The Acts 17 missionaries have finally gotten back their video footage from the Dearborn police. (Hey, it only took 25 days.) The lies in the police reports are shocking and are revealed by the footage.
It's really a toss-up which of the two arrest videos now available on-line is the most infuriating. I'm going to post first the one that I, personally, was most struck by, but they are both in this entry.
First, the arrest of Nabeel Qureshi for having a good conversation about Christianity with a group of Muslims. The video also contains quotations from the utterly lying police report.
Let's just start counting the lies and misrepresentations here: The police report claims that Nabeel was screaming and yelling at Muslims. False. The police report claims that there was an imminent riot. False, unless the police have ESP and/or are in cahoots with the Muslims who had secretly agreed to start a riot if desired! The video indicates no imminent, spontaneous riot but rather a mere conversation. The mayor has claimed (see video here) that Nabeel and Paul were asked to stop by the police because of a dangerous crowd and that they refused and were arrested because of their refusal. False. Numerous news outlets have inaccurately reported that they were passing out literature contrary to festival rules and were arrested in consequence. This may be the result of a confusion with another video from the next day, but at least in some cases it has been used as an actual excuse for the arrest. False. (See, Ma? No literature! Just a conversation.)
What else is disturbing about the police report? Well, how about the implication that if the crowd was yelling profanities at the missionaries (which the video does not bear out anyway) this was evidence that they were doing something wrong! Say what? Wouldn't shouting profanities be possible grounds for charging the people shouting the profanities with breach of the peace? Instead, the police report implies that if someone else is shouting profanities at you, this is evidence that you need to be arrested for breach of the peace! Welcome to the Looking-glass world of sharia.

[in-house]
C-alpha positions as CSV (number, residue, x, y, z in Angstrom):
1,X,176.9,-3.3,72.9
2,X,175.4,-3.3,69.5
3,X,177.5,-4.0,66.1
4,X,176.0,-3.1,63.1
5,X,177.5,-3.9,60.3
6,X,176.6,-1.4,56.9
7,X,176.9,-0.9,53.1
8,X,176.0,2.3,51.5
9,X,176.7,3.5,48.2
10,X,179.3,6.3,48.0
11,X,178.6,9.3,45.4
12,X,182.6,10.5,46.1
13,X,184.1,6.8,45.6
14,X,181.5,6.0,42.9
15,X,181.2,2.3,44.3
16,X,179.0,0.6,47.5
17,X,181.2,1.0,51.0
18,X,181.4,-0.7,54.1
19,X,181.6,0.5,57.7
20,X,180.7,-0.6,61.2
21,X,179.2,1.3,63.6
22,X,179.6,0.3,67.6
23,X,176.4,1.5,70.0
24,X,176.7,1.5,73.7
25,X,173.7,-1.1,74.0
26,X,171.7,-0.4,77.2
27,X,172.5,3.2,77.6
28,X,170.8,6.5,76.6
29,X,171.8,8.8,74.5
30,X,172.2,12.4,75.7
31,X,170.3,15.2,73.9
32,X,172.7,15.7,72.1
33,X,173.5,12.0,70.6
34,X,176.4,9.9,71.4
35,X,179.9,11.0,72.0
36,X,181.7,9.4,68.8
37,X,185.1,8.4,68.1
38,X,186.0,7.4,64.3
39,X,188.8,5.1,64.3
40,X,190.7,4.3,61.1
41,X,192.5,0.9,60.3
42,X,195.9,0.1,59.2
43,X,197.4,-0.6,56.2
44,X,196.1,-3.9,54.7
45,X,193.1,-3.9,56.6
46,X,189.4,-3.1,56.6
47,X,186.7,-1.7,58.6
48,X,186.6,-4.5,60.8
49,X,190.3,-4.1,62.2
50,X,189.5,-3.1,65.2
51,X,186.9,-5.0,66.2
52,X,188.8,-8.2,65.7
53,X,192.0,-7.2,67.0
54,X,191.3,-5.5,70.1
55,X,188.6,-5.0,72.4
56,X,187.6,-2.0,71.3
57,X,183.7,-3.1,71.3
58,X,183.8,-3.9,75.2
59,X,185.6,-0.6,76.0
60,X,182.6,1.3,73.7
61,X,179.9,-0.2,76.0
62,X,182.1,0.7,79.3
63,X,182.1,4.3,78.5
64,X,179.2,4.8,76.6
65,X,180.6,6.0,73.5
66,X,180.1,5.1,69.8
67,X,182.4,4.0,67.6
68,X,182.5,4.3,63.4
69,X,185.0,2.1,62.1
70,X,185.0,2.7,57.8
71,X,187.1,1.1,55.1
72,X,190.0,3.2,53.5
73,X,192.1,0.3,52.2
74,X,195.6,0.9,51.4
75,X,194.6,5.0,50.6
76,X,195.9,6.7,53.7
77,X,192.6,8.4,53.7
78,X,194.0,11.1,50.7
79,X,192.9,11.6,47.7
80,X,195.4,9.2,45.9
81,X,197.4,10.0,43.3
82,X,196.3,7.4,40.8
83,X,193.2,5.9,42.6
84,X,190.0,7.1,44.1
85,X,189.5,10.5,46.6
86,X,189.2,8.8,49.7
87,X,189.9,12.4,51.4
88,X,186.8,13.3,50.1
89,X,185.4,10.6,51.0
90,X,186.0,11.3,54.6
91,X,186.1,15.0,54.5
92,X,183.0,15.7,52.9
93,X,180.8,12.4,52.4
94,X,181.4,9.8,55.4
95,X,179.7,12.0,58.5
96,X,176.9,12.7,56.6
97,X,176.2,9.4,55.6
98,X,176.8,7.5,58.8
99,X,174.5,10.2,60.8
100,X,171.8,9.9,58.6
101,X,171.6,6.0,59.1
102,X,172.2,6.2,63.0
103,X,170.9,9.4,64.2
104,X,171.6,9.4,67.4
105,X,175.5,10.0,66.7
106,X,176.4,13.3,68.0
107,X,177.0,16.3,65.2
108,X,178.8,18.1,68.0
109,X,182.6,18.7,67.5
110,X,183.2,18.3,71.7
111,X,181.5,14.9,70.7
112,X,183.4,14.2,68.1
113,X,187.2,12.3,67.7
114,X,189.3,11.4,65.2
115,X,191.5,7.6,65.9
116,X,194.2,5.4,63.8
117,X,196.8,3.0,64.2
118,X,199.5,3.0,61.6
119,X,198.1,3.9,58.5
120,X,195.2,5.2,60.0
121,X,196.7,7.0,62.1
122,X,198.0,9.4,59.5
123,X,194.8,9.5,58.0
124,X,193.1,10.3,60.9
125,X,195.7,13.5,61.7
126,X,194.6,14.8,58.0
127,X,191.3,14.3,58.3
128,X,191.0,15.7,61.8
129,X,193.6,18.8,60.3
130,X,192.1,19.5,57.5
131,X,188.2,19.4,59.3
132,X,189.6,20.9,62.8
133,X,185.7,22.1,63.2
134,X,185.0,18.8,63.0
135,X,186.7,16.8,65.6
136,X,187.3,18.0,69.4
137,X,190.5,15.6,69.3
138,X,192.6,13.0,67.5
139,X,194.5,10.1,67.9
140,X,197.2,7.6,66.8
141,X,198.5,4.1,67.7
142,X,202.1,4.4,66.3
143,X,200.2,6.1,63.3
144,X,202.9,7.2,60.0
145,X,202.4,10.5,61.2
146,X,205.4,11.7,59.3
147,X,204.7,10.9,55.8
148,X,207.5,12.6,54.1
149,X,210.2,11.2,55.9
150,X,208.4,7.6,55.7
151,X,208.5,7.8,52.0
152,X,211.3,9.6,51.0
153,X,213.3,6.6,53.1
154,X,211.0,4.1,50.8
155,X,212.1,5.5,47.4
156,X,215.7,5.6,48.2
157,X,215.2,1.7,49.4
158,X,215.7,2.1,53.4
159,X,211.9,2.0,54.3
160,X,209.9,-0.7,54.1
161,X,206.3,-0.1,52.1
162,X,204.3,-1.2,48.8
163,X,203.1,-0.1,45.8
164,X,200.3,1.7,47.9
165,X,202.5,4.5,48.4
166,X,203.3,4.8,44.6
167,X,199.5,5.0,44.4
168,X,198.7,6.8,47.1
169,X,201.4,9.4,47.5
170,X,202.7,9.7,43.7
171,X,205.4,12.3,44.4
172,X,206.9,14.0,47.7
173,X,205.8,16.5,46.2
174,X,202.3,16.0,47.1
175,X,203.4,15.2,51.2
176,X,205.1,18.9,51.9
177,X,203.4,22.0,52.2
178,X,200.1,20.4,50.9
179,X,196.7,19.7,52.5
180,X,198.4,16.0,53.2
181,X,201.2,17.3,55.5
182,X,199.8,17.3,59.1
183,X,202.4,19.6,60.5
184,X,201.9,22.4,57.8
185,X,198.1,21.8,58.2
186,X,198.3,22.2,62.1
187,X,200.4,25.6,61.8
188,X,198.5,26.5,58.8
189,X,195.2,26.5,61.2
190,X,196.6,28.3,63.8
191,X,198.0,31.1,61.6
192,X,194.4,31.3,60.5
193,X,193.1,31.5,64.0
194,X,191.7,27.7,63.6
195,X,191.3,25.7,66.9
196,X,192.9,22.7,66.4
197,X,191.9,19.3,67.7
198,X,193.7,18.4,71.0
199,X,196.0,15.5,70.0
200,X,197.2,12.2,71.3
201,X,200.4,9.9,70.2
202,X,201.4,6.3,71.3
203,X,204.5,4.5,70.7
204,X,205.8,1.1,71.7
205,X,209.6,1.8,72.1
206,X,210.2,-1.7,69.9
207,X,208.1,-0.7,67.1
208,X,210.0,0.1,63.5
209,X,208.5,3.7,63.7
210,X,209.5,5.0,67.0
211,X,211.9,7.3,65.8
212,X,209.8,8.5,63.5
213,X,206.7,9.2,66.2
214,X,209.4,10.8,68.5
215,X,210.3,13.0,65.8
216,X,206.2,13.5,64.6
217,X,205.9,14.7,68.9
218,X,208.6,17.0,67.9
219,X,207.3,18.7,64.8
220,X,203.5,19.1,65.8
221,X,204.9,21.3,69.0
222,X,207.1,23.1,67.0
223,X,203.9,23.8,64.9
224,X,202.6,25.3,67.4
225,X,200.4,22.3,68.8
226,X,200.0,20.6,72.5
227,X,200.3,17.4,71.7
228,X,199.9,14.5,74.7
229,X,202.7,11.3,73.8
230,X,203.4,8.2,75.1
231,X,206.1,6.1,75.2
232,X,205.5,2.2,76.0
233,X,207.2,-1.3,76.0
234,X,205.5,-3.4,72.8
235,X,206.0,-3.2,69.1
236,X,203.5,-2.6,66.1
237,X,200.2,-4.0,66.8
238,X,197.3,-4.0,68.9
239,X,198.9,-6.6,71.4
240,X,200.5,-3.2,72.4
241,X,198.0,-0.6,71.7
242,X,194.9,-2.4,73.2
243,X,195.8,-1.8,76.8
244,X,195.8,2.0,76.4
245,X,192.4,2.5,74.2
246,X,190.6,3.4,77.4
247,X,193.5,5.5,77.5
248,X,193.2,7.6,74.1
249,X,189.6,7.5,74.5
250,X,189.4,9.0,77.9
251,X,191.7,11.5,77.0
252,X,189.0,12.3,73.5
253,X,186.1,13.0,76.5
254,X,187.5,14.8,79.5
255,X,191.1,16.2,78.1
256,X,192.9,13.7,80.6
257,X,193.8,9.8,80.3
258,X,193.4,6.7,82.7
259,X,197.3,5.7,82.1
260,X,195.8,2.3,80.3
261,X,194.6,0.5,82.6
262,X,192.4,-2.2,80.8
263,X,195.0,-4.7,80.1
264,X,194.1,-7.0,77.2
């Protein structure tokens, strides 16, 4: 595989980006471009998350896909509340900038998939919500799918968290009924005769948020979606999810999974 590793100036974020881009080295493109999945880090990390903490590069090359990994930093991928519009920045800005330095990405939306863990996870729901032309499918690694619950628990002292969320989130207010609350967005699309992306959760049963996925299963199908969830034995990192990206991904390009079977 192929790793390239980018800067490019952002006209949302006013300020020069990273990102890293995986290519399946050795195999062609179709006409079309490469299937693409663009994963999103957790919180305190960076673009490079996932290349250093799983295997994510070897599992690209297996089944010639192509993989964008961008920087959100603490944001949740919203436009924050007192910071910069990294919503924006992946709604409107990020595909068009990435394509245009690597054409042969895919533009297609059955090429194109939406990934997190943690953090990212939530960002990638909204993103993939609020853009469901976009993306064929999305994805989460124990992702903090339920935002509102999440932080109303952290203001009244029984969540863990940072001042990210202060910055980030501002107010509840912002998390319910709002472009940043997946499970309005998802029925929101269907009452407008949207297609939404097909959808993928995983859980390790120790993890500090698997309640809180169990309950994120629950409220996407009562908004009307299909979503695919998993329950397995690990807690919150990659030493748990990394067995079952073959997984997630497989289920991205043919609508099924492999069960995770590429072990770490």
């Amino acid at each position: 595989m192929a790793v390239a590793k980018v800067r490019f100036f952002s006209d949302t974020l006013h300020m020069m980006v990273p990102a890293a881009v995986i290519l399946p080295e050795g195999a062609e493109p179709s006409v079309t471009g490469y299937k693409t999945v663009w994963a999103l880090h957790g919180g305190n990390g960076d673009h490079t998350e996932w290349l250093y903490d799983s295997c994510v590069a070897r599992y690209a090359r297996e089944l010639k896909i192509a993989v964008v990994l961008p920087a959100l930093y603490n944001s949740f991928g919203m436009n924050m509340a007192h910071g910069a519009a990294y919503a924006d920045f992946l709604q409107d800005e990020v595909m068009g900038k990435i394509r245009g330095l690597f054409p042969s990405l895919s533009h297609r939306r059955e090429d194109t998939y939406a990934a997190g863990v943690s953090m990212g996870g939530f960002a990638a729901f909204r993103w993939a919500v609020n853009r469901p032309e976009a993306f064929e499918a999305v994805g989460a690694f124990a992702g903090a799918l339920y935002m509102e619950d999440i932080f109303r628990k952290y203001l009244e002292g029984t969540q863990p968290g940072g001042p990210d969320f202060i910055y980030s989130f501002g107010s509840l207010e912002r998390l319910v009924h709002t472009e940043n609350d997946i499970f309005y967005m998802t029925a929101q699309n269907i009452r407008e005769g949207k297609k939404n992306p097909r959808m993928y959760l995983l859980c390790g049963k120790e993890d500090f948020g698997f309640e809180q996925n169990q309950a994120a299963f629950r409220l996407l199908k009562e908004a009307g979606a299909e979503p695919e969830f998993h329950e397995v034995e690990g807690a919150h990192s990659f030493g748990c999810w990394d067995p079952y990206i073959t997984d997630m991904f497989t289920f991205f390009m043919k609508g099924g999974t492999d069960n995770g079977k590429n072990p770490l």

Then there is the police report's implication that the mere fact of complaints to the police about whatever it was that the missionaries were doing is itself grounds for treating them as peace-breakers. How's that, then? If I am doing something entirely peaceful and legal and malicious people call up the police and complain about my doing it, does it automatically become illegal, as if by magic? That's pretty convenient, especially in a Muslim town. "Stop them! They're talking about Jesus on the street!"
This last point reminds me of what a friend once told me about what it was like in Poland under the Communists. He was explaining why his parents, who worked for Solidarity, had never been convicted: "You see," he said, "There was still the form of due process. You had to be convicted of working for Solidarity, and they couldn't prove it in this case. The problem was just that the things that you could get put in prison for were things that should not have been illegal." That puts it pretty well. Apparently in Dearborn, one of those things that is now de facto illegal is talking with people and answering their questions about Christianity!
And that, to me, is the thing that really brings a sense of shock when I watch this video. There is Nabeel--intelligent, articulate, calm under fire, well-prepared, utterly peaceful--talking with the Muslims around him, deflecting their hostility, keeping his good humor, and answering their questions like some experienced, top-notch college professor. This is just a conversation going on--yes, with a somewhat hostile audience, but just a conversation--on a public street, in which Nabeel is calmly explaining Christian doctrine. And the police walk up and summarily put the cuffs on him for that. If you are a Christian, this should make your hair stand on end. If you are not a Christian but you have any regard at all for American freedoms, maybe your hair should be standing on end, too. The arrest in Scotland and in England of street preachers for saying that homosexual acts are wrong is bad enough. The arrest of Christian missionaries in America for calmly discussing the deity of Jesus Christ ought to be, to an American, even more shocking.
Next up, video of the arrest of Negeen. Here are some things to notice: Notice that Negeen really is quite a ways away from David and Nabeel. Speaking for myself, I find it hard even to identify them in the video at the beginning. So anyone who was talking about discreet taping--well, she didn't have a hidden camera, but she was being pretty doggoned discreet. So much so, that Nabeel and David did not even hear what was going on and did not even know she had been arrested. The police had to seek her out, and they allege a criminal complaint against her even before she refuses to turn off the camera, apparently simply on the basis of the fact that she is videotaping and is known to be a friend and associate of David and Nabeel. That should get your blood up.